- Bill Murray. Most of his work entails him delivering overtly humorous lines with a genuine look of disinterest or indifference on his face, particularly in later works such as Lost in Translation, Broken Flowers and The Lost City.
- Leslie Nielsen progressed from being a dramatic actor in films such as The Poseidon Adventure to a comedic actor due in large part to his seriousness in delivering nonsensical lines in movies such as Airplane! ("Surely you can't be serious!" "I am serious. And don't call me Shirley.") and The Naked Gun series.
- Peter Sellers, most famously for his role as the United States President (as well as Dr. Strangelove, and Captain Mandrake) in Stanley Kubrick's Dr. Strangelove and his portrayal of bumbling French police inspector Jacques Clouseau.
- Ben Stein, who was originally a university professor, found a new career as a comedy actor by exploiting the stereotype of the dull academic, often acting as a straight man.
- Christopher Walken is best known for his deadpan affect and off-key pauses, which is most notable in films such as Pulp Fiction and True Romance.
- Chevy Chase, known for his roles as Ty Webb in Caddyshack and Clark Griswold in National Lampoon's Vacation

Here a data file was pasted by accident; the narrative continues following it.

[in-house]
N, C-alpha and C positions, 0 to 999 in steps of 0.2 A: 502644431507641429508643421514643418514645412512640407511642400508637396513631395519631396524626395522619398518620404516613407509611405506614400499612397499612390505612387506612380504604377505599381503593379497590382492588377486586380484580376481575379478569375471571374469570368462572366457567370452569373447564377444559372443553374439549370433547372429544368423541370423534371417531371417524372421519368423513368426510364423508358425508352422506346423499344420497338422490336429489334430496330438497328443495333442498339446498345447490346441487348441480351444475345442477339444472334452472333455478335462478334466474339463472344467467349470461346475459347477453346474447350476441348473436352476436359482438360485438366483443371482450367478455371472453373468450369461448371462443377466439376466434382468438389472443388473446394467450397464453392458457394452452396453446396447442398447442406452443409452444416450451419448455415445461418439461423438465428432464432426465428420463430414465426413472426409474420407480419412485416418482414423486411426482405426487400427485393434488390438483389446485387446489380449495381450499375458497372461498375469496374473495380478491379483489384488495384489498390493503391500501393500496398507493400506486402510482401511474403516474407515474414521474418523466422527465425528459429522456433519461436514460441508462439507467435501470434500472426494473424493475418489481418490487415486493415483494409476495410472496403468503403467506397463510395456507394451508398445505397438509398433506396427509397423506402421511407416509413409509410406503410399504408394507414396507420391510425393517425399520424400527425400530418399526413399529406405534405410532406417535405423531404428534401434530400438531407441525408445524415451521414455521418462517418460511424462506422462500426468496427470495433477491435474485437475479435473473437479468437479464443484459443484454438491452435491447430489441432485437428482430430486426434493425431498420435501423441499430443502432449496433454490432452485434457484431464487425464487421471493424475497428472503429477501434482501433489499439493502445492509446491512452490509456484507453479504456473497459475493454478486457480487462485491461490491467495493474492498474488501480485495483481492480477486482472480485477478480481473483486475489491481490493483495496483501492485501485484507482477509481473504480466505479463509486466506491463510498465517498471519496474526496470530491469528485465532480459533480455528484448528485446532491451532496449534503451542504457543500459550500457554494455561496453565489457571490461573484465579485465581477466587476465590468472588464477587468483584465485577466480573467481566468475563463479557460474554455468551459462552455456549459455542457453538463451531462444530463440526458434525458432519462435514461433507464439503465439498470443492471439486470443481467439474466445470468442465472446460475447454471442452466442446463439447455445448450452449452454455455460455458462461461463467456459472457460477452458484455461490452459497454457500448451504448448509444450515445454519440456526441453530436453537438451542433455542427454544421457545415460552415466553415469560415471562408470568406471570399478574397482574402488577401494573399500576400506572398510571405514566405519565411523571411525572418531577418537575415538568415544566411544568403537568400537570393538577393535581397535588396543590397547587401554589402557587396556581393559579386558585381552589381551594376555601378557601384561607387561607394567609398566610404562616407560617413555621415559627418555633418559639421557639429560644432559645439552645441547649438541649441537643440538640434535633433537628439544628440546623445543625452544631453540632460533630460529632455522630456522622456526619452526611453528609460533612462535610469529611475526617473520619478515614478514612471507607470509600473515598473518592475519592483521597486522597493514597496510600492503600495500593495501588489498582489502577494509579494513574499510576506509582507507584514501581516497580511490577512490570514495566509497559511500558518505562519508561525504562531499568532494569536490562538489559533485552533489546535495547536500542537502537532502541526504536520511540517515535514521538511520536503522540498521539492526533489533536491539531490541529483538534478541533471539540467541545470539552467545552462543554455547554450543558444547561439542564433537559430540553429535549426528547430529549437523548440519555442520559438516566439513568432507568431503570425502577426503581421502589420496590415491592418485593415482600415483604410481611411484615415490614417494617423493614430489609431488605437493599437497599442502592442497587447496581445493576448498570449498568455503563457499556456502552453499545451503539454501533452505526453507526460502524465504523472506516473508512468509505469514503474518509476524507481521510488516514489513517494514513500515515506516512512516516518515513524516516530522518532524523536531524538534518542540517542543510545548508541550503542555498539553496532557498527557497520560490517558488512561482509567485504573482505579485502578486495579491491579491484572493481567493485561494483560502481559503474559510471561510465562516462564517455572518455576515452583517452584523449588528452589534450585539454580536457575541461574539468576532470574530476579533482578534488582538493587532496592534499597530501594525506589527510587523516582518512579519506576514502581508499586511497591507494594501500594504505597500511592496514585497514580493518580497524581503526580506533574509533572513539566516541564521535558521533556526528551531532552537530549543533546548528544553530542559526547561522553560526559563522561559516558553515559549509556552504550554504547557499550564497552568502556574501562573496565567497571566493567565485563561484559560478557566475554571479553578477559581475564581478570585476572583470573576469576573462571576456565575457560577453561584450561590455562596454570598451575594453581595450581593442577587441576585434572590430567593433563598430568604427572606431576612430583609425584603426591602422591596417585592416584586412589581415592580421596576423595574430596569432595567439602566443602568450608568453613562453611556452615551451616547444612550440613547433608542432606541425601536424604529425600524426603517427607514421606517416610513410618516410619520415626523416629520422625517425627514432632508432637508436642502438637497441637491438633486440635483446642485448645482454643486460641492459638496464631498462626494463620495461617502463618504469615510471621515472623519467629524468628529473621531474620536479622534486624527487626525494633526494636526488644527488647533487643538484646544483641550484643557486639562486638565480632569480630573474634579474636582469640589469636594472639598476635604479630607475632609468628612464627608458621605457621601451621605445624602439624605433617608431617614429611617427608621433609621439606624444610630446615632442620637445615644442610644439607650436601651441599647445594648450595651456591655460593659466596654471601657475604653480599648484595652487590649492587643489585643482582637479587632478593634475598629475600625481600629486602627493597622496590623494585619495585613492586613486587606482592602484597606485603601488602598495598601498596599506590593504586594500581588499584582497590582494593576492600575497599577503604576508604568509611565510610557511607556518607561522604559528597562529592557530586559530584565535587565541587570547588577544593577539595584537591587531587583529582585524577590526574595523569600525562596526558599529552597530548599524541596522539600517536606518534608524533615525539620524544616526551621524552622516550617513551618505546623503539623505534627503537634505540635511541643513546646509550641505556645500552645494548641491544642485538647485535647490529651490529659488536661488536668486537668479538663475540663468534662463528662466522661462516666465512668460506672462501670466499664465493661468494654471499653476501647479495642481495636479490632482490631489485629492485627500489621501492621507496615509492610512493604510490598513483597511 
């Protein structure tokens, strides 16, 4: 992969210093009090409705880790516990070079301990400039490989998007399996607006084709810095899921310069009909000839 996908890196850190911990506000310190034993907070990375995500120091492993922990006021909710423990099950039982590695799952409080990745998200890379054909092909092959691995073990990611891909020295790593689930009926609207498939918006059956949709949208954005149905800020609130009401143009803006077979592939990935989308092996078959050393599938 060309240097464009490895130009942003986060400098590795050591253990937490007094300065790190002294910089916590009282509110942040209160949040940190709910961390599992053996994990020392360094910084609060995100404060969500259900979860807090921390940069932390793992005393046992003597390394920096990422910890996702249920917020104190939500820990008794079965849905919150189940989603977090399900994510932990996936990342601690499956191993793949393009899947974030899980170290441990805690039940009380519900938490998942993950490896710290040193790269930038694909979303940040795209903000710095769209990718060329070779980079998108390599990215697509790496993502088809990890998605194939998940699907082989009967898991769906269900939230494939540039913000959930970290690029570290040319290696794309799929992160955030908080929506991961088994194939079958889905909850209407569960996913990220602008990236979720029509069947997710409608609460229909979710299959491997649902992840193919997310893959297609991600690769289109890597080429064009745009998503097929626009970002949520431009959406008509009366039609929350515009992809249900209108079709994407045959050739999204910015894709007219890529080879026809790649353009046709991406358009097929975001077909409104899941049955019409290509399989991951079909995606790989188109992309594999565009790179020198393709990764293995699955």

- Colin Mochrie is famous for his deadpan humor it can be seen in such TV series as Whose Line Is It Anyway?.
- Chelsea Handler in E's "Chelsea Lately Show"
- Stephen Colbert in Comedy Central's The Colbert Report.
- Jack Benny and Johnny Carson were famous for their "takes," blank stares toward the camera in response (or nonresponse) to something funny that had just happened.
- Peter Cook, pioneering British comedian of stage, screen, and script.
- Clive Anderson, UK television presenter, former host of UK version of Whose Line is it Anyway
- Kenny Mayne, SportsCenter anchor.
- The Office, BBC comedy co-written , co-directed by and starring Ricky Gervais and the NBC American remake starring Steve Carell, thrives on deadpan humor
- Rick Mercer, in This Hour has 22 Minutes and Talking to Americans (by making outlandish claims about Canada).
- Bob Newhart is known for his deadpan delivery and his slight stammer, as featured on The Bob Newhart Show and Newhart, and in classic standup routines.
- Christopher Morris The alter ego of Chris Morris portrayed on Brass Eye, a satirical news investigation show in which the most hysterical headlines and stories are told completely seriously
- Pat Paulsen spoke in a blank monotone with heavy eyelids, usually opening with, "Good evening, I'm really excited to be here."
- Anne Robinson, British Weakest Link host known for acerbic comedic remarks.
- Mo Rocca
- Michael Ian Black
- Jemaine Clement and Bret McKenzie of HBO's "Flight of the Conchords (TV series)" heavily incorporate straightfaced expressions in response to jokes into their comedic and musical routines on the show.
- David Duchovny is famous for his deadpan humor it can be seen in such TV series as Californication (TV series).
- Lee Mack English stand-up comedian and actor.
- Leigh Hart a.k.a That Guy, most famous for New Zealand television show Moon TV, employs a comedic style that can be accurately described as deadpan humour.
- Tom Green on MTVs The Tom Green Show.